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Baltimore Chef builds community by teaching Jiu-Jitsu

Guardian Baltimore
Posted at 10:44 PM, Jul 09, 2024

BALTIMORE — Carlos Raba is a master of two arts.

Many people know him for his made-from-scratch tacos at Clavel, but if you go just around the corner from the restaurant, you will find another hidden gem: Guardian Baltimore.

It's the nonprofit Raba and his wife founded to teach Jiu-Jitsu, self-defense martial arts and offer free classes to young people.

“I’m passing along an art like how I pass along in the restaurant making tortillas. I’m doing here with martial arts,” says Carlos Raba.

Miguel Denis' daughter, Brooklyn, has been in the program for the past two years.

“Jiu-Jitsu goes against everything you taught them as a parent growing up until that point, so you tell them don’t hit, don’t fight, don’t attack somebody, and then you have to come to rewire the brain to do this," says Miguel Denis.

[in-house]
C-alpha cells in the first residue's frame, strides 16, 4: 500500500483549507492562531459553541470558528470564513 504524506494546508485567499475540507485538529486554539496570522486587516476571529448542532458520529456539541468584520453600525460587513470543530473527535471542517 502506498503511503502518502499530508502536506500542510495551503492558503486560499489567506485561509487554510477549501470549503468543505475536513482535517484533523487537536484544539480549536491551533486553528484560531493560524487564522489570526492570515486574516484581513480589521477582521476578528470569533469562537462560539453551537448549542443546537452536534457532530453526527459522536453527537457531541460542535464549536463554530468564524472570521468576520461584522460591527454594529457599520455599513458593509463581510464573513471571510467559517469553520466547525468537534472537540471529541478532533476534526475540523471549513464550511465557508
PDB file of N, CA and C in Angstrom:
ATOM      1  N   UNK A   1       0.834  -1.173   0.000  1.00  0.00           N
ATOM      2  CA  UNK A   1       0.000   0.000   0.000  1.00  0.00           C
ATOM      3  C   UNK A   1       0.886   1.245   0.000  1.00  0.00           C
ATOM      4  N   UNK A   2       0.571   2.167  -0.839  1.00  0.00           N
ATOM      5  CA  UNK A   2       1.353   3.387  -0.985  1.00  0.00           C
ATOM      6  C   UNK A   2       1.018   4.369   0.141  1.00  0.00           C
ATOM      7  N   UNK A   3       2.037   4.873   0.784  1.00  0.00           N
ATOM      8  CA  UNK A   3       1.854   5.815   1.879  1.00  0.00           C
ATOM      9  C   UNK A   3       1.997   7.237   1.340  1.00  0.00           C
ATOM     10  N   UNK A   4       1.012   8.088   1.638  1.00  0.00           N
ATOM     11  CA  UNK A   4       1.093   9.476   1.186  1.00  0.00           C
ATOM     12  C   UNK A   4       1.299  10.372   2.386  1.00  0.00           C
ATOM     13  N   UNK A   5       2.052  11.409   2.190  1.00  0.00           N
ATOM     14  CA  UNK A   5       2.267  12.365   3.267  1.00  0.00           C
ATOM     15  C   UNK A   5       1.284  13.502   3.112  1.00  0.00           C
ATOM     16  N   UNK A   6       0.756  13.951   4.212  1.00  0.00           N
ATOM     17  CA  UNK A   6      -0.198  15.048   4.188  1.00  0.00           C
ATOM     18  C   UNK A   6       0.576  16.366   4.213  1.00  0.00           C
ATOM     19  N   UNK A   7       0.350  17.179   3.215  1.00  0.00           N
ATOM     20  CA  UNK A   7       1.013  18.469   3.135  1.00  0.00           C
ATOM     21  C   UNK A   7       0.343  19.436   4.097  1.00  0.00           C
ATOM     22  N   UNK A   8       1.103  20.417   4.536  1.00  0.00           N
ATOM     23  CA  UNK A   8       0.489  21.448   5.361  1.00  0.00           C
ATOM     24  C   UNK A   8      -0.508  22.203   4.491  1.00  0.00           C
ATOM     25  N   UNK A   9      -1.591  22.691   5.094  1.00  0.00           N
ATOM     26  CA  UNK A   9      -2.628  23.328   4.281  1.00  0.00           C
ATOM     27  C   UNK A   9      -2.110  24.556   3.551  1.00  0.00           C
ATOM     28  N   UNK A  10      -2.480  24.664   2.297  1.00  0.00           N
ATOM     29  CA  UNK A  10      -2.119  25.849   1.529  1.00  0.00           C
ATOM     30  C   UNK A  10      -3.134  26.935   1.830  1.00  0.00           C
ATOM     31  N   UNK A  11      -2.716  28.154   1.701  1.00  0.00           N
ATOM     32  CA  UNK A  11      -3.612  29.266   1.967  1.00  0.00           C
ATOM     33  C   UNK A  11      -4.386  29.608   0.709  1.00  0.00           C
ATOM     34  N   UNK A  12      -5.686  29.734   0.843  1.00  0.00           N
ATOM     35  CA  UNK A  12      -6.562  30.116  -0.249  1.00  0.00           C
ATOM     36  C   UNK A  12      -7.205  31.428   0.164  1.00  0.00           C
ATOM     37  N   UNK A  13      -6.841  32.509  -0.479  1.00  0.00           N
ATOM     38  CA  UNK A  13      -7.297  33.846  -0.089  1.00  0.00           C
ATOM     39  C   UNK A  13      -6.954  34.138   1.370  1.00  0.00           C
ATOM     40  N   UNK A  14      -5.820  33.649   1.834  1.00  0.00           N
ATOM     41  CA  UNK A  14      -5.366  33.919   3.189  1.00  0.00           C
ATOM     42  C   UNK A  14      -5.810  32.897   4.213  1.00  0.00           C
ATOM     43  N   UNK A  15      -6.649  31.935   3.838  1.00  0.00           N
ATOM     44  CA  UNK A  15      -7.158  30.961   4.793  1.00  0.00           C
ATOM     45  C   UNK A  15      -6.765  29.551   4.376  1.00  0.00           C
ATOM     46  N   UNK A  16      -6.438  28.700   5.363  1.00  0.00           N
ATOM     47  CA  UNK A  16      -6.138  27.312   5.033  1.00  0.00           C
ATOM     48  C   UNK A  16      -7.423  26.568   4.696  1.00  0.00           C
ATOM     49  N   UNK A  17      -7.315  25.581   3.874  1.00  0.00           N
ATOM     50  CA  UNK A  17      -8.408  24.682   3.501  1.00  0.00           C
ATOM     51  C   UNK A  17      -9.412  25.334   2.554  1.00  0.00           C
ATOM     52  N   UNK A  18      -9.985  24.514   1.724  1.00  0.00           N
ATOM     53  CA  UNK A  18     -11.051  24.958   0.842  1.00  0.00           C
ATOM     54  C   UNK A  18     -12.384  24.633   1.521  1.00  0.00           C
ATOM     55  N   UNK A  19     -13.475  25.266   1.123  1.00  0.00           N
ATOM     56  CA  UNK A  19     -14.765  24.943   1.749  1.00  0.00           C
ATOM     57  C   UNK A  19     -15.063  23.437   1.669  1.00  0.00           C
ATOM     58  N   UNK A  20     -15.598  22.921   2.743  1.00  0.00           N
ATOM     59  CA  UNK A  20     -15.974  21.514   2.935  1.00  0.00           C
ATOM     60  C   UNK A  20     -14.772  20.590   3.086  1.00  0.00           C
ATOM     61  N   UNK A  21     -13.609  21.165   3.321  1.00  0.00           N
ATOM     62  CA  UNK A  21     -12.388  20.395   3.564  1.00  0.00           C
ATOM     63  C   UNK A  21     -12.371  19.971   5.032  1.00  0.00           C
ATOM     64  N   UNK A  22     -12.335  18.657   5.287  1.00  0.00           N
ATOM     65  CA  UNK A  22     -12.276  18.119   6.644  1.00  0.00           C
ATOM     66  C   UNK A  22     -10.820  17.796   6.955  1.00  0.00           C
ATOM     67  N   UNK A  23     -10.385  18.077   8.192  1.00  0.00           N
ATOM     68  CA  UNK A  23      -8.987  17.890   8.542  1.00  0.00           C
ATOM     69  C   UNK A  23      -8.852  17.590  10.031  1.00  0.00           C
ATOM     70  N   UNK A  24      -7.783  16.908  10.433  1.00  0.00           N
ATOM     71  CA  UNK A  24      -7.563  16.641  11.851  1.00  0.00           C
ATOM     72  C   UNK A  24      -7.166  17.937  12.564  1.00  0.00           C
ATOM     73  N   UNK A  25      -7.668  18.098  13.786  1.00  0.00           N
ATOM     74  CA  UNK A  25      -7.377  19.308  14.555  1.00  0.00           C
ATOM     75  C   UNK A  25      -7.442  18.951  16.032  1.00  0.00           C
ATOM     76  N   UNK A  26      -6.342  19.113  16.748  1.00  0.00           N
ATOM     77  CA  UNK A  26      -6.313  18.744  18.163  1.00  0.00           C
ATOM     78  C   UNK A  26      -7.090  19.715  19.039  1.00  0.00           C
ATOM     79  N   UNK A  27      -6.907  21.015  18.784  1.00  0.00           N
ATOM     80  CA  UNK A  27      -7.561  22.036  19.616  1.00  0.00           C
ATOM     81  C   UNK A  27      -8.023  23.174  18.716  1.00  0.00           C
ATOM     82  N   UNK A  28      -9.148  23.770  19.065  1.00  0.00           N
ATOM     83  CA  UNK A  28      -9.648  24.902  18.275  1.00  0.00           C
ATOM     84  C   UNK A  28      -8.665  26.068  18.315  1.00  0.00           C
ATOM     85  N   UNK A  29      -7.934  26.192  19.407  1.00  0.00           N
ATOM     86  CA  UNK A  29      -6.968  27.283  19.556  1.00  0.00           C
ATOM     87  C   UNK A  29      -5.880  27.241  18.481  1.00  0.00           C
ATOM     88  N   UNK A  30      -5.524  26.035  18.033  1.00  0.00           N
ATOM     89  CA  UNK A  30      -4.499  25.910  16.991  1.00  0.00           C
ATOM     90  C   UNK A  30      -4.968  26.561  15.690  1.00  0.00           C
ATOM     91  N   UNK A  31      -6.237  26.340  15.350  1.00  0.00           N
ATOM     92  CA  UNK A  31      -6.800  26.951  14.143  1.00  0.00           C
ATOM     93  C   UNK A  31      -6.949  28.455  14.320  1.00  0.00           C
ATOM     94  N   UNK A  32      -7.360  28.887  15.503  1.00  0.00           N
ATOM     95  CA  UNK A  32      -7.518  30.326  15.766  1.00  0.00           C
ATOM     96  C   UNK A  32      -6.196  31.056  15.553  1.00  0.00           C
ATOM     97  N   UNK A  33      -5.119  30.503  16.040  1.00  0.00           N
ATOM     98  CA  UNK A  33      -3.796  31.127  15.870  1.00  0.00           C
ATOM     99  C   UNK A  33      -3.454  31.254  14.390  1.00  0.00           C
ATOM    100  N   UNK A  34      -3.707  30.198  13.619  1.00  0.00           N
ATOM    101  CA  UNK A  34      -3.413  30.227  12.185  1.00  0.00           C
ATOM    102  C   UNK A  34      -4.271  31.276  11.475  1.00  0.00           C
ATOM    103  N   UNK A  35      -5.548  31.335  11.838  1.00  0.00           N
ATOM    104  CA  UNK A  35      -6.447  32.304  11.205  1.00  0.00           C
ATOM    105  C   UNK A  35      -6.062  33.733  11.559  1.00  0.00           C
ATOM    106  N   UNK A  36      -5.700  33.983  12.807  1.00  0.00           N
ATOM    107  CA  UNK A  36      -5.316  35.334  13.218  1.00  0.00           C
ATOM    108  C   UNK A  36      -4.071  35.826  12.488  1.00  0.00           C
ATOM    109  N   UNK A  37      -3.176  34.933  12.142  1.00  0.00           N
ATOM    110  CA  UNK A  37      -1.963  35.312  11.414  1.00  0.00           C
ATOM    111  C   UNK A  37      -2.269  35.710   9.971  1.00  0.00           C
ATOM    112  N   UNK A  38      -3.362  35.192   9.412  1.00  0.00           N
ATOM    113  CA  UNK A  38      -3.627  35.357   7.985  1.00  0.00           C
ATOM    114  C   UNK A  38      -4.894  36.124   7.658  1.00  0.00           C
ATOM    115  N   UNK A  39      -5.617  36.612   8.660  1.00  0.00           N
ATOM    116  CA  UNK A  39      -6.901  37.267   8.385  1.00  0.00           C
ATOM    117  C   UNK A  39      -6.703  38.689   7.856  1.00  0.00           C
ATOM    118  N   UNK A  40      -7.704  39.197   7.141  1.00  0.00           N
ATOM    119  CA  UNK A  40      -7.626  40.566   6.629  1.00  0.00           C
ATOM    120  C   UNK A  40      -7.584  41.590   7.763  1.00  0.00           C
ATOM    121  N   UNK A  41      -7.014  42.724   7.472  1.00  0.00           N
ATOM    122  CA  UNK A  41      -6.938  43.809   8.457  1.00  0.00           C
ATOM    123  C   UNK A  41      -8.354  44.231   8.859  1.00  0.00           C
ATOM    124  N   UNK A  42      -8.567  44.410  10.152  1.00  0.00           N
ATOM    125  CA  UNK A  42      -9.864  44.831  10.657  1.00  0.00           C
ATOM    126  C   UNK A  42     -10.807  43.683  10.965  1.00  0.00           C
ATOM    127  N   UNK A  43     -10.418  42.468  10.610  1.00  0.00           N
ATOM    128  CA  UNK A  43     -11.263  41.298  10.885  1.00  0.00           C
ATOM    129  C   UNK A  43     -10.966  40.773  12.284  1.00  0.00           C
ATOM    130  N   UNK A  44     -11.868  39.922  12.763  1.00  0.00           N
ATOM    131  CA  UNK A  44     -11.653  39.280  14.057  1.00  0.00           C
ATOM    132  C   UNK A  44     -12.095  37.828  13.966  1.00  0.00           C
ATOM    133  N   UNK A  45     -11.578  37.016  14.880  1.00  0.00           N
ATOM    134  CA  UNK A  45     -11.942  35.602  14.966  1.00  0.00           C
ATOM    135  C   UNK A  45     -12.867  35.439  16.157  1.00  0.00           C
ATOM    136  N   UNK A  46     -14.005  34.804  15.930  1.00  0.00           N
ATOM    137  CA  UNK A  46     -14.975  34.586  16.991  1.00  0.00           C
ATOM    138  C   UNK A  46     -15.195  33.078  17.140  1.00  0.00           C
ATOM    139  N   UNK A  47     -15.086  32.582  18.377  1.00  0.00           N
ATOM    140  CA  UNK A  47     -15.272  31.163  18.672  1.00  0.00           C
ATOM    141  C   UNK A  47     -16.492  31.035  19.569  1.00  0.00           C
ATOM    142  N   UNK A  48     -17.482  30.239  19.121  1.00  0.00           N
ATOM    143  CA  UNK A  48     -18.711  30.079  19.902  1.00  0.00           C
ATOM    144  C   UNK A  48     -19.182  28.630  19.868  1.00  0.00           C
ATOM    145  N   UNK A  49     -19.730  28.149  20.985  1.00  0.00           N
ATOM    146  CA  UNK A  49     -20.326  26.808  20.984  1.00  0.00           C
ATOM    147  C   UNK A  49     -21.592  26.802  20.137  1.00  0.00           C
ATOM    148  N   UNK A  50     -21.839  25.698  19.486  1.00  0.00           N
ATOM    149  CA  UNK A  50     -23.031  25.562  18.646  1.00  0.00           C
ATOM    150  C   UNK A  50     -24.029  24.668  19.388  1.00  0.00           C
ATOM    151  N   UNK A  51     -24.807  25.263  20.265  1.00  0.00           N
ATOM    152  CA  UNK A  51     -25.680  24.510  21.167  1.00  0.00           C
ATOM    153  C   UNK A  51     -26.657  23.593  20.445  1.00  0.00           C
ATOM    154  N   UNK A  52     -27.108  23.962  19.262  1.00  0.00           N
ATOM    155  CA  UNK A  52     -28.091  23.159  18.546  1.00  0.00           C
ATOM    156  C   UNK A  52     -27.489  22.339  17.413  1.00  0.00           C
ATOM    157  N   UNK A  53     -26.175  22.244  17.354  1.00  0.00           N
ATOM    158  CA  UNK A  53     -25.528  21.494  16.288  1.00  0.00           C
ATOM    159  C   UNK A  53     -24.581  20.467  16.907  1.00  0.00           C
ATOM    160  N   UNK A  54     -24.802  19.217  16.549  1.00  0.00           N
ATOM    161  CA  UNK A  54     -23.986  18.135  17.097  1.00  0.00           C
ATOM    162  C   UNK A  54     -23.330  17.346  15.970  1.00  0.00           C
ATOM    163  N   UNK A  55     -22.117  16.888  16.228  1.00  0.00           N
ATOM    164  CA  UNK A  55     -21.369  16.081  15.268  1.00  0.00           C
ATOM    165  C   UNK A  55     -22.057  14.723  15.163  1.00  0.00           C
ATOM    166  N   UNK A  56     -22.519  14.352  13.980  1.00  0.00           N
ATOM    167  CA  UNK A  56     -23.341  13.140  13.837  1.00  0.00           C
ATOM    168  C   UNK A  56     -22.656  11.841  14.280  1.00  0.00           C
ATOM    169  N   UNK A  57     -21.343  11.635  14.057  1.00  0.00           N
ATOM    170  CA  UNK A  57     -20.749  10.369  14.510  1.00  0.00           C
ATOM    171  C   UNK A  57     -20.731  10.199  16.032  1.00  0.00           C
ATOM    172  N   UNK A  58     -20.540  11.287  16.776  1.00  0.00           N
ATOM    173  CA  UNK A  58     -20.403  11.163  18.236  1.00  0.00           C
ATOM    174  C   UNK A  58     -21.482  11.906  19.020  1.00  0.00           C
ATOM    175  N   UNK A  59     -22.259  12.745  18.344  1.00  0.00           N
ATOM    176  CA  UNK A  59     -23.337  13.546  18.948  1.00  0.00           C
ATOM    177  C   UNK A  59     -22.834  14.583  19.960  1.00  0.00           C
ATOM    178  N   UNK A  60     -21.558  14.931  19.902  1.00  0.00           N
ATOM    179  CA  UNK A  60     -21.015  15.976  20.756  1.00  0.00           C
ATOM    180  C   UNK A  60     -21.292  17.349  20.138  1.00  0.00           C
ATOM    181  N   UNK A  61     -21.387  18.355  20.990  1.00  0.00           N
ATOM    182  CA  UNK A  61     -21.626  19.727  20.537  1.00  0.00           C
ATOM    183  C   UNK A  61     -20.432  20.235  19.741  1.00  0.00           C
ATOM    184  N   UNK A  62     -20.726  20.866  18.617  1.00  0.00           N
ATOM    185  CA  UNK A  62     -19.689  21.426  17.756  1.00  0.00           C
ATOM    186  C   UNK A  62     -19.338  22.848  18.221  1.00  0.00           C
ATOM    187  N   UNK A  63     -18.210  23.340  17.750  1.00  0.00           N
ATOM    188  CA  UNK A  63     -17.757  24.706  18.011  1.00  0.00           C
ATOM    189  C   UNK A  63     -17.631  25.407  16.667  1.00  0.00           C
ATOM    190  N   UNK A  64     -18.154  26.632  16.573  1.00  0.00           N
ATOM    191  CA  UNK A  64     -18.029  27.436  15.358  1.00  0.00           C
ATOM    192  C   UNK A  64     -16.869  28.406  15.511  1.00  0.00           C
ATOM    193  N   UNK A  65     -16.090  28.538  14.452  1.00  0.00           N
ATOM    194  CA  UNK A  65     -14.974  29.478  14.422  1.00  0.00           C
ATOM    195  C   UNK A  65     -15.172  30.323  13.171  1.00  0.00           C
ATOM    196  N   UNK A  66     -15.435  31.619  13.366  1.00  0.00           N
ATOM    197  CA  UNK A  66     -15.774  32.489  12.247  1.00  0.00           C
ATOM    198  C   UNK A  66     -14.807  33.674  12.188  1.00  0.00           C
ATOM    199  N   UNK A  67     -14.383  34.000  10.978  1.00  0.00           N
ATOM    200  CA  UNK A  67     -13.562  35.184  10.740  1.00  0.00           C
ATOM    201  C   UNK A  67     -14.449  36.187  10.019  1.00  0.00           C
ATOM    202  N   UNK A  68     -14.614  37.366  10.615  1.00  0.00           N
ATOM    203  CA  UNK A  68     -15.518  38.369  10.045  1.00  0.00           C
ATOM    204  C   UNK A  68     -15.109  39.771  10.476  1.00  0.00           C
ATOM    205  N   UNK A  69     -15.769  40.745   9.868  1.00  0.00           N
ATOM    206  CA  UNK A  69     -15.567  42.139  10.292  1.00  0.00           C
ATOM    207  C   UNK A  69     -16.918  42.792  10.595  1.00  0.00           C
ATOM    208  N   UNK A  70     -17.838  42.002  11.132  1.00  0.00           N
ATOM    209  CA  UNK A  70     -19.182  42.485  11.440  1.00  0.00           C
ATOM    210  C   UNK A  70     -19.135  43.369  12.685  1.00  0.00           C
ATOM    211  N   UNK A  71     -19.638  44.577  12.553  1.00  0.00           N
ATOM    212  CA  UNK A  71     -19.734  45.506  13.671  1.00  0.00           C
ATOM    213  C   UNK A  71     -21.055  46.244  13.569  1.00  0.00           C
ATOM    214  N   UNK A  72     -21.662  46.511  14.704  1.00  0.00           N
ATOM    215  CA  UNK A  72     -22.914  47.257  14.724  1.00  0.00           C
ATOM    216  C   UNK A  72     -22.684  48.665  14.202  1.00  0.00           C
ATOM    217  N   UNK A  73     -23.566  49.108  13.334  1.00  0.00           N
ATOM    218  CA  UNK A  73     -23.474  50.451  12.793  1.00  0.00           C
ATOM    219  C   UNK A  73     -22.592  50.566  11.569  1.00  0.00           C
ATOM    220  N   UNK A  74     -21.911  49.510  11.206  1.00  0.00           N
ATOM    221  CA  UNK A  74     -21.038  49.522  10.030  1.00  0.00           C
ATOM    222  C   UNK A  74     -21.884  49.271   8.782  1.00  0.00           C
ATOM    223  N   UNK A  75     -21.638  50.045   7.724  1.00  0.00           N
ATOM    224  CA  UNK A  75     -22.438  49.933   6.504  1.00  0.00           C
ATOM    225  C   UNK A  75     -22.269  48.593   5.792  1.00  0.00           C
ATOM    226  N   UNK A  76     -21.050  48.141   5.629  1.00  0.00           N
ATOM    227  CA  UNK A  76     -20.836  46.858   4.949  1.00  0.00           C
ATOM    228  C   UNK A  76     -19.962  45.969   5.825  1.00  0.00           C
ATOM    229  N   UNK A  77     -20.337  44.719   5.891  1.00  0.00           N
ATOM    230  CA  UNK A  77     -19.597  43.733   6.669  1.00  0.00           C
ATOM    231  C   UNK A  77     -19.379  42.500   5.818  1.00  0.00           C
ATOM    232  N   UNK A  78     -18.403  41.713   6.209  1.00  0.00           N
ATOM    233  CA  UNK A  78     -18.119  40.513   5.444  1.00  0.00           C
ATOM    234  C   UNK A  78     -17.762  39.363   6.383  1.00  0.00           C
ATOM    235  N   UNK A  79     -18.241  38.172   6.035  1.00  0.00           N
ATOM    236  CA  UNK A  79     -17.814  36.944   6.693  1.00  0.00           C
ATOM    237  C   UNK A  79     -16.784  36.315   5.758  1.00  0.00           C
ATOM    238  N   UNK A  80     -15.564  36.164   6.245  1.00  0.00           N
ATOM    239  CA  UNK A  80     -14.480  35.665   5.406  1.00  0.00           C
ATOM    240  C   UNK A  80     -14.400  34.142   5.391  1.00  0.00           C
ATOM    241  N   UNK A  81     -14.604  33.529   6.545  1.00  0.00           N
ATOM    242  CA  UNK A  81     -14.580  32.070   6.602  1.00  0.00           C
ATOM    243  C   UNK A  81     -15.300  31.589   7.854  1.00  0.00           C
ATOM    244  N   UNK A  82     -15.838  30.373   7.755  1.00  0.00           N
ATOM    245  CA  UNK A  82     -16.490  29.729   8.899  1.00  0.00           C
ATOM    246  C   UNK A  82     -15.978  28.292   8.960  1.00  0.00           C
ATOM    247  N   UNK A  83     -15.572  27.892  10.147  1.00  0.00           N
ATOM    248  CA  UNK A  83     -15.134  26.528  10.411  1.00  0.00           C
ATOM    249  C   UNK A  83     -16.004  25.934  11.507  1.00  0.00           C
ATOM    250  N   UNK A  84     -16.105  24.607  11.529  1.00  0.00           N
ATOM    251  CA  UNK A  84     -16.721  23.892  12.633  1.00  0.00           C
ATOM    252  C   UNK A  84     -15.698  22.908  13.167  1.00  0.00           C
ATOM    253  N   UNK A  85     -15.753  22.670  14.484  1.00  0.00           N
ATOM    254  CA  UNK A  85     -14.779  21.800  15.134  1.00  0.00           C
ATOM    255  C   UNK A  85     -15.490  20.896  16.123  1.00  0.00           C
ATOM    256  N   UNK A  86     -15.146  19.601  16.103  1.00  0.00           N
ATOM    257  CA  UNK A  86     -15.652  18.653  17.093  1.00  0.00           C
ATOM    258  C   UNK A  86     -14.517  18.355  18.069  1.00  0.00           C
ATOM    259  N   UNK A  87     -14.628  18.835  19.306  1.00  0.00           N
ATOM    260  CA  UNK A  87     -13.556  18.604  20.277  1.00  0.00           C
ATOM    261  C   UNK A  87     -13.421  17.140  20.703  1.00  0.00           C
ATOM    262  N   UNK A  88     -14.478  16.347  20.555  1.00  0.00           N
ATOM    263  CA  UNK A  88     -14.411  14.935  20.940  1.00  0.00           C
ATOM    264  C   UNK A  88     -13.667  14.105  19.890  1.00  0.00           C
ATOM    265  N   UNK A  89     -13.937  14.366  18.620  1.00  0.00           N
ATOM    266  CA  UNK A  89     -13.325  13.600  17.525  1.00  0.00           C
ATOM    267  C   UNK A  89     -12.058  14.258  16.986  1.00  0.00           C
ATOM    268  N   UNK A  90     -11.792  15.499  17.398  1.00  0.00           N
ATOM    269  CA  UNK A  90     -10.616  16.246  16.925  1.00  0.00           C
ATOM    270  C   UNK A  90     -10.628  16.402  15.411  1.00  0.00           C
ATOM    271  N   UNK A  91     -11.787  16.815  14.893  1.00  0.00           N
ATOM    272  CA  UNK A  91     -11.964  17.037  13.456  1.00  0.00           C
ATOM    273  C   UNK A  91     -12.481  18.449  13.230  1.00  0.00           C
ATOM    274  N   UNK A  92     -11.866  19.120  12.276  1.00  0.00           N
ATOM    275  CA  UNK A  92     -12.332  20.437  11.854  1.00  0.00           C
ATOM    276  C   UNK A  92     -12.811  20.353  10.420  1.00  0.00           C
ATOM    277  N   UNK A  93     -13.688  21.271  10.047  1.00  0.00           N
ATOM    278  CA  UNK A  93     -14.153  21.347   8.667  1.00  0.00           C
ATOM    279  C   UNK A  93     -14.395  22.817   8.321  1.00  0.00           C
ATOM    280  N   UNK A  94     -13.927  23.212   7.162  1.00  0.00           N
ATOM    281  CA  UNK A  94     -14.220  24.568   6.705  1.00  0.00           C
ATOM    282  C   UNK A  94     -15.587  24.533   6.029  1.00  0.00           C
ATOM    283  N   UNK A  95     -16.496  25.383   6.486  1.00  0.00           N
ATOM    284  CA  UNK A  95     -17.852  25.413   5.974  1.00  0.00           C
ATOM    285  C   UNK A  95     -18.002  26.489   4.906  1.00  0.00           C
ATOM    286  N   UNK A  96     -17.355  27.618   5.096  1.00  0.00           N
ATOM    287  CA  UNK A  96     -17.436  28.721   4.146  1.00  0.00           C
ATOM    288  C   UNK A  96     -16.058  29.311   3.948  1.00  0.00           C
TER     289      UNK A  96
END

He says while she is learning new ways to defend herself, she is also learning life lessons.

“There is times where you don’t wanna go train there’s times where you don’t feel like being here and that’s why I had to step in and be like, hey you commit to this is something you wanted to do; you said you wanted to, or in a black belt, I’m gonna show you the ropes to get there," says Miguel Denis.

The children in the classes come from different backgrounds and live in different parts of the state, but they are united because of a common interest.

WMAR asked Raba why he chose to make the program free for them.

“It’s something that I always say we are a nonprofit that teaches; we don’t teach math, but we teach them how to be a human, how to face pressure, how to face anxiety, how to express yourself, and how to be in new surroundings, and I feel like that’s the most valuable,” says Raba.

Guardian Baltimore teaches children ages six to seventeen free of charge, and the children who study the art also get free burritos from Clavel after each lesson.